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W.I.P. Plane Till

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woodhutt

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This is more of an experiment to see if I can upload photos.
It's a typical 'lock-down' project. One of those things I should have done ages ago but other things got in the way. Scratching around for something to use a batch of magnolia I've had for about 5 years (should be nice and stable now) I decided on a plane till. I've looked at a bunch of tills on YouTube and took what I thought were the best ideas. The bed of the till is approx 600 long and wide enough for 5 'docking' bays (although the shorter planes can be doubled-up). The till angle is quite steep - only about 10 degs off the vertical - but I intend to use heel and toe restraints to secure the planes. There will be a shelf underneath to house my #71 router plane and bits. By having a steep docking angle it means the till will protrude from the wall only about 150 - 200 and the biggest plane tote only about 100 beyond that.
For the dividers between docking bays, I came across a length of plastic tongue that was from a sheet of T&G marine ply I used for the shed floor. I intend to epoxy it into routed grooves in the till bed.
I'll update as I go but here's some photos of the magnolia being prepared.
Cheers,
Pete
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woodhutt

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OK. Next step was to joint the two boards that form the base that the planes will sit on. After jointing and gluing, I added battens to the back as I need to cut grooves approx half the wood thickness to take the dividers, The battens are screwed on (taking care to locate the screws away from the groove locations) and the holes in the battens were elongated to allow allow for any wood movement.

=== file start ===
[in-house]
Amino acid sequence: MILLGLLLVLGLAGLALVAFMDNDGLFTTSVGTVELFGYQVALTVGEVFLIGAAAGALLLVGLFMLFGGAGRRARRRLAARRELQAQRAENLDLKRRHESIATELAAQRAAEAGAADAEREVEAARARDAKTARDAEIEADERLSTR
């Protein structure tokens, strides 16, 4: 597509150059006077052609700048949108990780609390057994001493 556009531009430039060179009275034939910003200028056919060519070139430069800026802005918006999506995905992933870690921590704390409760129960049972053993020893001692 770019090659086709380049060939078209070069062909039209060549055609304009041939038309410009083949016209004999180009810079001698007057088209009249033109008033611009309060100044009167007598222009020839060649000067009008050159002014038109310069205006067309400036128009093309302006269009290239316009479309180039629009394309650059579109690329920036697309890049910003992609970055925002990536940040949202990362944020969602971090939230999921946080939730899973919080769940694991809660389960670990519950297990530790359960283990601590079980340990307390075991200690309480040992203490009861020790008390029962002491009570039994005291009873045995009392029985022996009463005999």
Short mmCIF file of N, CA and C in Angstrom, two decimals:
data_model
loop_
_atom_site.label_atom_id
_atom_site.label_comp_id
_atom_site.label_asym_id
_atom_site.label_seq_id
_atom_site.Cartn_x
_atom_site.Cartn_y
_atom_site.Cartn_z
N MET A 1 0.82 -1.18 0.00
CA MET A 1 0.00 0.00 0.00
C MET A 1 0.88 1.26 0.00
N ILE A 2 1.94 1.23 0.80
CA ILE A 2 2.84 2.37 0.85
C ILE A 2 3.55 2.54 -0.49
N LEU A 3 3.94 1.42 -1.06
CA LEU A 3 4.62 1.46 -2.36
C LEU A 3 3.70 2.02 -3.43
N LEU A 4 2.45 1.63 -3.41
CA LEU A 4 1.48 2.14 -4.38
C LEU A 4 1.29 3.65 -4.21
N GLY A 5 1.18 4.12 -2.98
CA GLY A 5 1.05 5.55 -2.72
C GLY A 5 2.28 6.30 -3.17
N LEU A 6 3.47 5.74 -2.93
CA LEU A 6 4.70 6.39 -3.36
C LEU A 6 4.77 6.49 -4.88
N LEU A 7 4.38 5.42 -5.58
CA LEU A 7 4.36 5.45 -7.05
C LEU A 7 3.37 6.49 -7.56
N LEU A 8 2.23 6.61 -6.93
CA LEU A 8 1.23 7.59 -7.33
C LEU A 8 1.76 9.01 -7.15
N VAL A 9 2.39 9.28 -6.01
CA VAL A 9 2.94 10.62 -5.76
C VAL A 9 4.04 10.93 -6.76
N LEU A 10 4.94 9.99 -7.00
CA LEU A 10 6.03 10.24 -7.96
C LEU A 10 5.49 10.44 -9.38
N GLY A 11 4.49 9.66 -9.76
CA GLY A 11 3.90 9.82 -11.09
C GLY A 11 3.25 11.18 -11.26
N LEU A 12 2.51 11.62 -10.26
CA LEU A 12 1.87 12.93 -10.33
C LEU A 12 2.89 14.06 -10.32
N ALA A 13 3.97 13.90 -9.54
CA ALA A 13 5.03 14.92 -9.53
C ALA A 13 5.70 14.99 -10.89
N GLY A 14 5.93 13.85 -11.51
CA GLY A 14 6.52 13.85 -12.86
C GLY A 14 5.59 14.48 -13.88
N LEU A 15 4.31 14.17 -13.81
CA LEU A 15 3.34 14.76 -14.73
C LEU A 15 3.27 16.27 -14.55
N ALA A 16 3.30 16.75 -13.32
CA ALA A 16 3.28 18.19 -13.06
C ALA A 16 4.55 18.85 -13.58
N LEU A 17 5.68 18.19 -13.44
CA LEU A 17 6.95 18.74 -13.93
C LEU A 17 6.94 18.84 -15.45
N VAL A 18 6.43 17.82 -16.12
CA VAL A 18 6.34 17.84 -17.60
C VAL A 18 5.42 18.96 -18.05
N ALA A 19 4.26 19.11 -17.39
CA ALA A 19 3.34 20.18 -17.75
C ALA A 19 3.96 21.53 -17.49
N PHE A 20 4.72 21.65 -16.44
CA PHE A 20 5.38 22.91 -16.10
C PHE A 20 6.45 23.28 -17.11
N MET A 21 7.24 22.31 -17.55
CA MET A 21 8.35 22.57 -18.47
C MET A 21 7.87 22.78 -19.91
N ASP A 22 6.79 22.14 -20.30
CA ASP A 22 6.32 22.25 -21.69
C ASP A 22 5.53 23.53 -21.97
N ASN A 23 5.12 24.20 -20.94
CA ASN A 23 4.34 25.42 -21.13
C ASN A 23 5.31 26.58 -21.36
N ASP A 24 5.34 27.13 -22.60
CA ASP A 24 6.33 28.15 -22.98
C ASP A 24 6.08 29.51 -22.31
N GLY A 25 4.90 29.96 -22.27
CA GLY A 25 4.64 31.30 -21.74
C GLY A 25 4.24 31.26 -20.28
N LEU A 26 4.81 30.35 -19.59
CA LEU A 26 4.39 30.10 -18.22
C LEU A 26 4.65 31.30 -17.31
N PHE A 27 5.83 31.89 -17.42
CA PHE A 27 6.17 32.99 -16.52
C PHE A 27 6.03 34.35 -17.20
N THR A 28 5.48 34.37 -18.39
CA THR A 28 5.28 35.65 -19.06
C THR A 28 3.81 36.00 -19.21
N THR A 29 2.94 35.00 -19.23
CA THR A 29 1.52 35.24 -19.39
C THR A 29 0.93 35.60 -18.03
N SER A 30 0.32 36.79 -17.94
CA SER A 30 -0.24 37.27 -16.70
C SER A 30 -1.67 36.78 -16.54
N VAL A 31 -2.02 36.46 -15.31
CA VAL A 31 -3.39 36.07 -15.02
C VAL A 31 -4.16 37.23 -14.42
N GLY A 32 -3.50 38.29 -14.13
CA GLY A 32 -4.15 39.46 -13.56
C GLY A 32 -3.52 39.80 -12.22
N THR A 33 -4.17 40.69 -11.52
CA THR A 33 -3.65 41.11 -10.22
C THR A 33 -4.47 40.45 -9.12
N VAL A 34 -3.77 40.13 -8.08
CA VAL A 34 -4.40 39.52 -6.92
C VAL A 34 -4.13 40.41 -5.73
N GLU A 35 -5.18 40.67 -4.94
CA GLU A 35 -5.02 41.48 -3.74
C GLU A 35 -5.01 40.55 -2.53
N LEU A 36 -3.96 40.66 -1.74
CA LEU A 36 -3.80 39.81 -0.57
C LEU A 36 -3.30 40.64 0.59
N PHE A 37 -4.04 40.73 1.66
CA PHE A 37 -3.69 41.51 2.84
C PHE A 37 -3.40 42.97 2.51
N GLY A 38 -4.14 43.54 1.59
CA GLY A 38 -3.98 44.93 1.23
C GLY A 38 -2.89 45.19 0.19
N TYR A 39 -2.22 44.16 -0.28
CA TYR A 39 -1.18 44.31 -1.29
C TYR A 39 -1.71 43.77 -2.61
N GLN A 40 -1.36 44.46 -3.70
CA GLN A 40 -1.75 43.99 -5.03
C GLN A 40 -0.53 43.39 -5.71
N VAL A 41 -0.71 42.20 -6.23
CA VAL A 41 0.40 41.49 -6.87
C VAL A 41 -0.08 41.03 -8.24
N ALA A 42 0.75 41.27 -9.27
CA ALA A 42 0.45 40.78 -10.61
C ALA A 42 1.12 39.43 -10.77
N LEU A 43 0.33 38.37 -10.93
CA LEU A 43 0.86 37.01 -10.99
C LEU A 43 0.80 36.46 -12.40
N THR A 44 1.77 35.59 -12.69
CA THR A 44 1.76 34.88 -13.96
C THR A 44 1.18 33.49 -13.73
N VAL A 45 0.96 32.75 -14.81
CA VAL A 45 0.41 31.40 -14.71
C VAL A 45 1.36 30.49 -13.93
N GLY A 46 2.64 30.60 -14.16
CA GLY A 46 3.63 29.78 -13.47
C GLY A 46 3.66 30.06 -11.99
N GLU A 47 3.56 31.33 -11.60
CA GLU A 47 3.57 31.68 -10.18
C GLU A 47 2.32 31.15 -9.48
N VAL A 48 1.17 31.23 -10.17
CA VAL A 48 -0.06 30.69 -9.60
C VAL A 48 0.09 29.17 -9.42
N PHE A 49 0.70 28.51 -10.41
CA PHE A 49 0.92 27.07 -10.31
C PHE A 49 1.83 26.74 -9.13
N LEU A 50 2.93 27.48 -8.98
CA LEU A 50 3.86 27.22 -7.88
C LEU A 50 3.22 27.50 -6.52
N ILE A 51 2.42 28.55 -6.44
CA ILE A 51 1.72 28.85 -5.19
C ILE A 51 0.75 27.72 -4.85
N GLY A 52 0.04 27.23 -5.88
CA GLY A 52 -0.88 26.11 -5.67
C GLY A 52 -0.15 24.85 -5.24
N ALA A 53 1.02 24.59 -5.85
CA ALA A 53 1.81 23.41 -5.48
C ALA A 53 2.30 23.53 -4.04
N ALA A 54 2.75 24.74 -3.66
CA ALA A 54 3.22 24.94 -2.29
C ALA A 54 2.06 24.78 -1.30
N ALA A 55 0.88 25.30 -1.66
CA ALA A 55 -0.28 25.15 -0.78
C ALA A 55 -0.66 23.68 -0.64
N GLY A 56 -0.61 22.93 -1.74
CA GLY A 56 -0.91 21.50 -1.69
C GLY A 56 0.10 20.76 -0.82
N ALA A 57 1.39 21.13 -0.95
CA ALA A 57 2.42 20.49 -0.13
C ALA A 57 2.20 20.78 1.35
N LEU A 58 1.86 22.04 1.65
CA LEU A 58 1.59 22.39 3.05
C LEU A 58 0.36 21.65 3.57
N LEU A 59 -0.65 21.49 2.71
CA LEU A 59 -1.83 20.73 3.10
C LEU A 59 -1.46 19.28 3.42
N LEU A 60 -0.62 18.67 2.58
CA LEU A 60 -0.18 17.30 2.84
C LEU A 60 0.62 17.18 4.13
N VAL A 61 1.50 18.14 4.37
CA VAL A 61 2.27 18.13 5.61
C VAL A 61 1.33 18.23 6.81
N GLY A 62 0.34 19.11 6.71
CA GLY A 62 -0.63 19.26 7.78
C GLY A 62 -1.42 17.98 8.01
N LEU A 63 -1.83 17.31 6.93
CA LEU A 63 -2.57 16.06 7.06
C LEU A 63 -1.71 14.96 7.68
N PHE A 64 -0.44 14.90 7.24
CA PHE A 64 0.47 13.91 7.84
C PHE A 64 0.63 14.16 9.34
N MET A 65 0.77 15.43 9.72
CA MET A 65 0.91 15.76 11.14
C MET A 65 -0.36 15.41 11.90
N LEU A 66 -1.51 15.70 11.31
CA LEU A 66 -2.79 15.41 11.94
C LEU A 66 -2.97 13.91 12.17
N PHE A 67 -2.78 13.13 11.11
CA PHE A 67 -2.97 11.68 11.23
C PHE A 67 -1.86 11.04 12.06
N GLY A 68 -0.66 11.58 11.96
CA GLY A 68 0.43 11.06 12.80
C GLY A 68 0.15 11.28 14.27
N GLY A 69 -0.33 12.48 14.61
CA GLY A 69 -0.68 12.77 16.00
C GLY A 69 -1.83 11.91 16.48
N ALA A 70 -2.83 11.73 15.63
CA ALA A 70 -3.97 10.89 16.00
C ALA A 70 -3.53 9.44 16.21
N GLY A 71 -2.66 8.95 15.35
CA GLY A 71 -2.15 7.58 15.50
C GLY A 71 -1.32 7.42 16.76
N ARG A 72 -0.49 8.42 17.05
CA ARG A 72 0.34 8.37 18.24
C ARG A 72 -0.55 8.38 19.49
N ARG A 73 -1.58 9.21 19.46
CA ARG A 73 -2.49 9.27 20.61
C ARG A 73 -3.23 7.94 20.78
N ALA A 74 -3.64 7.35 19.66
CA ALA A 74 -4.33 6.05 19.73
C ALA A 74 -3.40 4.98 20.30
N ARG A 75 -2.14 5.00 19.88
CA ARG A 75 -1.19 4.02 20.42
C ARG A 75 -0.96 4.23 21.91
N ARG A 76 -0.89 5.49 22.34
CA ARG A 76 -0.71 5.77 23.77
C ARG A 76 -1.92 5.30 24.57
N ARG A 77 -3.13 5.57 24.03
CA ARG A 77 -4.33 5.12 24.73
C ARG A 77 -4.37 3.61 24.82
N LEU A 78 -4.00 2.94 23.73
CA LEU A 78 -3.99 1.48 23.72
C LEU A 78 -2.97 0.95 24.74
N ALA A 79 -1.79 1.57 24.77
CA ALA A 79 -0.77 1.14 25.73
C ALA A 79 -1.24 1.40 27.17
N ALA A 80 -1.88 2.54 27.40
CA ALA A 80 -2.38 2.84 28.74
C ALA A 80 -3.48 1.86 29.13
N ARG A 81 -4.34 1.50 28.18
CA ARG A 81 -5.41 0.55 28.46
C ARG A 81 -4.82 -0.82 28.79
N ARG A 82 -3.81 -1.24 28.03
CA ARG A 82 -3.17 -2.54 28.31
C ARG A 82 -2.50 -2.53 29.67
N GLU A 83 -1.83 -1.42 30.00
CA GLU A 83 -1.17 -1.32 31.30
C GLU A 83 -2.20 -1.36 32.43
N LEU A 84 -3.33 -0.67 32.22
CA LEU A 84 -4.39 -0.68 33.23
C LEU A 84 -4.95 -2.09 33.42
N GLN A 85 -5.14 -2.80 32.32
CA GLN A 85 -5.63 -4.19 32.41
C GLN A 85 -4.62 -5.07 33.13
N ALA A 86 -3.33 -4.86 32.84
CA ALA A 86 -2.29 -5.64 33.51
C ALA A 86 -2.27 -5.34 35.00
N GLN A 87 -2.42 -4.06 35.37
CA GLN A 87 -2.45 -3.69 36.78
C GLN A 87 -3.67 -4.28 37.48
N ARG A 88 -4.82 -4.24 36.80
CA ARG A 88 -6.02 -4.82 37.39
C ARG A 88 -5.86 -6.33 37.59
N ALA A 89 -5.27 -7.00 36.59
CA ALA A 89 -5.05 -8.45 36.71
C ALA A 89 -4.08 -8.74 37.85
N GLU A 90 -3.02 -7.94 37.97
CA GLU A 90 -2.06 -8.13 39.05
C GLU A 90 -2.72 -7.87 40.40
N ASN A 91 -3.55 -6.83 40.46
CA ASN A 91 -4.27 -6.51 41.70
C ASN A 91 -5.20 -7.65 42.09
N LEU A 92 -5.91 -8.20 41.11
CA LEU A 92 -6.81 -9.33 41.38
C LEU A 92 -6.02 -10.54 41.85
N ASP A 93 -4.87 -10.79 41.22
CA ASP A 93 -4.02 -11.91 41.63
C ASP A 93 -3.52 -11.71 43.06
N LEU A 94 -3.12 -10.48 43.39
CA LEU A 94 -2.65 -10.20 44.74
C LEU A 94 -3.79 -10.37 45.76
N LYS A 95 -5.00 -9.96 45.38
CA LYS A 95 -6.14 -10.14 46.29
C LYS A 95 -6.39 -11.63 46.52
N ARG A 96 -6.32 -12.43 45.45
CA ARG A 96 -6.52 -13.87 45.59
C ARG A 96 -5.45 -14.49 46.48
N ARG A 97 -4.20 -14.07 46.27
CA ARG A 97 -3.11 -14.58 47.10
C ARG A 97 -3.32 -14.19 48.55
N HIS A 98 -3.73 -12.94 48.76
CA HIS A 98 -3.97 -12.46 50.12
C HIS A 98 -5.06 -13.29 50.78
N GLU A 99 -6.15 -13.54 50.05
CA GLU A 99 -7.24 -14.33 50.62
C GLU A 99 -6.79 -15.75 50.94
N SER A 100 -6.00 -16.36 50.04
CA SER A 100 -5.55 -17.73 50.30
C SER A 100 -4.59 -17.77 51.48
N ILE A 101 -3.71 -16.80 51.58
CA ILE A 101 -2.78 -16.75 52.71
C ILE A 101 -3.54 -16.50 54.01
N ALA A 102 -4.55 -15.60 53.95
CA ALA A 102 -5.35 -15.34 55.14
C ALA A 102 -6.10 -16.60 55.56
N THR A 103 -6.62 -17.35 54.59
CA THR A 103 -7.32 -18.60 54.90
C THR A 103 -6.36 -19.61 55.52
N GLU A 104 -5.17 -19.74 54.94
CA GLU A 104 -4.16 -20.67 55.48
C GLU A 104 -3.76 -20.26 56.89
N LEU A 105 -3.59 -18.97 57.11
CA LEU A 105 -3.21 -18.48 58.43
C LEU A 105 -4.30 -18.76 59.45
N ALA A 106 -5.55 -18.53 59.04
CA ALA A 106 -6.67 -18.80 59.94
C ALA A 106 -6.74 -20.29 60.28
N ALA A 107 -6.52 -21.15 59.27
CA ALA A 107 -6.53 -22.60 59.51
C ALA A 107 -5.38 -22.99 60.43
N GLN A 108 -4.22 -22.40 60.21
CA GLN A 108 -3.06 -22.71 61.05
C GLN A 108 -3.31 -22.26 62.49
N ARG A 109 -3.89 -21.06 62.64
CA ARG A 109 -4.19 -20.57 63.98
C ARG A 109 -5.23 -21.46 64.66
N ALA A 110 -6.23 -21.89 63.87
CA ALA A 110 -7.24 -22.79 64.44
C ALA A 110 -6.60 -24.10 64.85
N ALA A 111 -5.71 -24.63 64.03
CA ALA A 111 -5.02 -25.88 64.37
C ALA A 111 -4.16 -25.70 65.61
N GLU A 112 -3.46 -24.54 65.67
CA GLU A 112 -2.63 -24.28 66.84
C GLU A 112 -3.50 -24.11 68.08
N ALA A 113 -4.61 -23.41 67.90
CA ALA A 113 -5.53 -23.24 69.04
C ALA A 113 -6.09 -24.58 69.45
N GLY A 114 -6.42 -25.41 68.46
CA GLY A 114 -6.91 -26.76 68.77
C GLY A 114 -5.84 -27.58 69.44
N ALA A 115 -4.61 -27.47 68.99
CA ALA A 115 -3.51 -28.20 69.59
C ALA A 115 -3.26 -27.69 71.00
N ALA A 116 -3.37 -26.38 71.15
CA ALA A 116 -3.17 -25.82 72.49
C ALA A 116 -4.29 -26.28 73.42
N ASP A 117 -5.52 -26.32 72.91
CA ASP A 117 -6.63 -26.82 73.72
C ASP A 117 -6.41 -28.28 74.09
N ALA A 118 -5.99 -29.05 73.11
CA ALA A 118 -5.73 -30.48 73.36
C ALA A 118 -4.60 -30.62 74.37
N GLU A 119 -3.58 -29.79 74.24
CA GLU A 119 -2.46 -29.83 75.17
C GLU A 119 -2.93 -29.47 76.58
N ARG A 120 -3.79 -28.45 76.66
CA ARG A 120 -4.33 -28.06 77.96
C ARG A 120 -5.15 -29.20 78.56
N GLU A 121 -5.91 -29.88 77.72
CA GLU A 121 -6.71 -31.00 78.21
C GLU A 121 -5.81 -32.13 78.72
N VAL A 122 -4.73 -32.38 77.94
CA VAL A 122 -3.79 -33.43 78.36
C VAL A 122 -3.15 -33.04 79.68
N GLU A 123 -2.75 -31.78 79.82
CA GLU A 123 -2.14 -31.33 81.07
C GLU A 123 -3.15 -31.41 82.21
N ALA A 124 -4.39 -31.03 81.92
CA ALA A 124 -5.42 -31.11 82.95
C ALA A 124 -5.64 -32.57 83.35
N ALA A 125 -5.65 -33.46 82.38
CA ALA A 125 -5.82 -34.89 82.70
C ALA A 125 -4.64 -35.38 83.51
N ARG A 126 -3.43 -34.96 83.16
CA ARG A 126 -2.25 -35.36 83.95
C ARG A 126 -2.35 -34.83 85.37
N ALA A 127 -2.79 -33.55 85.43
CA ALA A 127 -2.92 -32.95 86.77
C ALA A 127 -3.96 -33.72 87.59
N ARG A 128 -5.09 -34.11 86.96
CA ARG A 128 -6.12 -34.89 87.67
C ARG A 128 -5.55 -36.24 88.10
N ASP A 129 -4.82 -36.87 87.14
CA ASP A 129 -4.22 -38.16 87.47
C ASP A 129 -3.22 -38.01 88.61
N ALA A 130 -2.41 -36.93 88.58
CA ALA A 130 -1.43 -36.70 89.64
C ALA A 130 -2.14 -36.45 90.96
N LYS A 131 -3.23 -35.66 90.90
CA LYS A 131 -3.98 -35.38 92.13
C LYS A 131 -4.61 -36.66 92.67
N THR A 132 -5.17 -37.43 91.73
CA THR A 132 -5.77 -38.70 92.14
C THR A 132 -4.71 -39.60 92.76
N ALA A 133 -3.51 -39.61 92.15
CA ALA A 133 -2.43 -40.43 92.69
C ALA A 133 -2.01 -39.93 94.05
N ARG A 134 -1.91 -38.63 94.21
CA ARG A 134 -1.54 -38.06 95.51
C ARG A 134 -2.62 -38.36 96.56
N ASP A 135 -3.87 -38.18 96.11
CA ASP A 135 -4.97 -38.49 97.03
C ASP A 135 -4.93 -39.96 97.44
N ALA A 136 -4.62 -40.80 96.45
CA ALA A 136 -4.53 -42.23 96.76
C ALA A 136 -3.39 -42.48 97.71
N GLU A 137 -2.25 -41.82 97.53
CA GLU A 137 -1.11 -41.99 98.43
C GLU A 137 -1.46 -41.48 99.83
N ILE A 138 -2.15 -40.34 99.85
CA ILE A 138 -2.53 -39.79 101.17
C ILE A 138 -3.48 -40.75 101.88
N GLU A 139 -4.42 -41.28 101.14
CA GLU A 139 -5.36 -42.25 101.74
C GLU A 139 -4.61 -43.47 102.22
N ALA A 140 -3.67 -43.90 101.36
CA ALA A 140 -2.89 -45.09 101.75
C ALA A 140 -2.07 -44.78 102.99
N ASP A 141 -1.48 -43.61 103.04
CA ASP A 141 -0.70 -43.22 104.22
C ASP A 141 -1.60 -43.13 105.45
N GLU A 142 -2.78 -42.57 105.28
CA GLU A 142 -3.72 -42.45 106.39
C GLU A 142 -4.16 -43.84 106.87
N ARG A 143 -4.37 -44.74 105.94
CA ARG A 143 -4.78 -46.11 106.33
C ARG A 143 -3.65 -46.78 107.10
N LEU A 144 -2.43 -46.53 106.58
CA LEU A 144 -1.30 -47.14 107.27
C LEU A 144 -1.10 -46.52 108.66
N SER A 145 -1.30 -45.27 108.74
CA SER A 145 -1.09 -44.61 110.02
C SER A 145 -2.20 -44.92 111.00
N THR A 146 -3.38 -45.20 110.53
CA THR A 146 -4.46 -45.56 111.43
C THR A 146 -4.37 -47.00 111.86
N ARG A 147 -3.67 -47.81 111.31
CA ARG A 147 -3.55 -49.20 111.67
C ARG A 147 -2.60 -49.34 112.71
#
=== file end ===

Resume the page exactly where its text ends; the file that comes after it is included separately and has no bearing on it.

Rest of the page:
Next step was to rout the grooves which was done with a 1/4" spiral down-cut bit in a hand router registered against a fence clamped to the wood.

Then I used a straight cutter in the router table to cut a rebate in the wood that (once cut in half lengthwise) will be attached to the top and bottom of the base. The lower one will be what the plane heels will rest against and will also cover the end-grain of the base timber, The top one is just for finish.
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More to come. Pete
 

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AndyT

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Pretty fancy stuff for a workshop project, but I know what it's like. When you've been holding on to a special bit of timber waiting for the right project sometimes it's better to get started, but easier said than done.
 

woodhutt

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It's not easy wood to work with unless you're cutting straight lines - that's why it's been lying around for years. I tried using it a year ago for a project that involved cutting curves but the dark heartwood just splinters and fractures. Same if you try to profile it. Shame because it looks so good.
Pete
 
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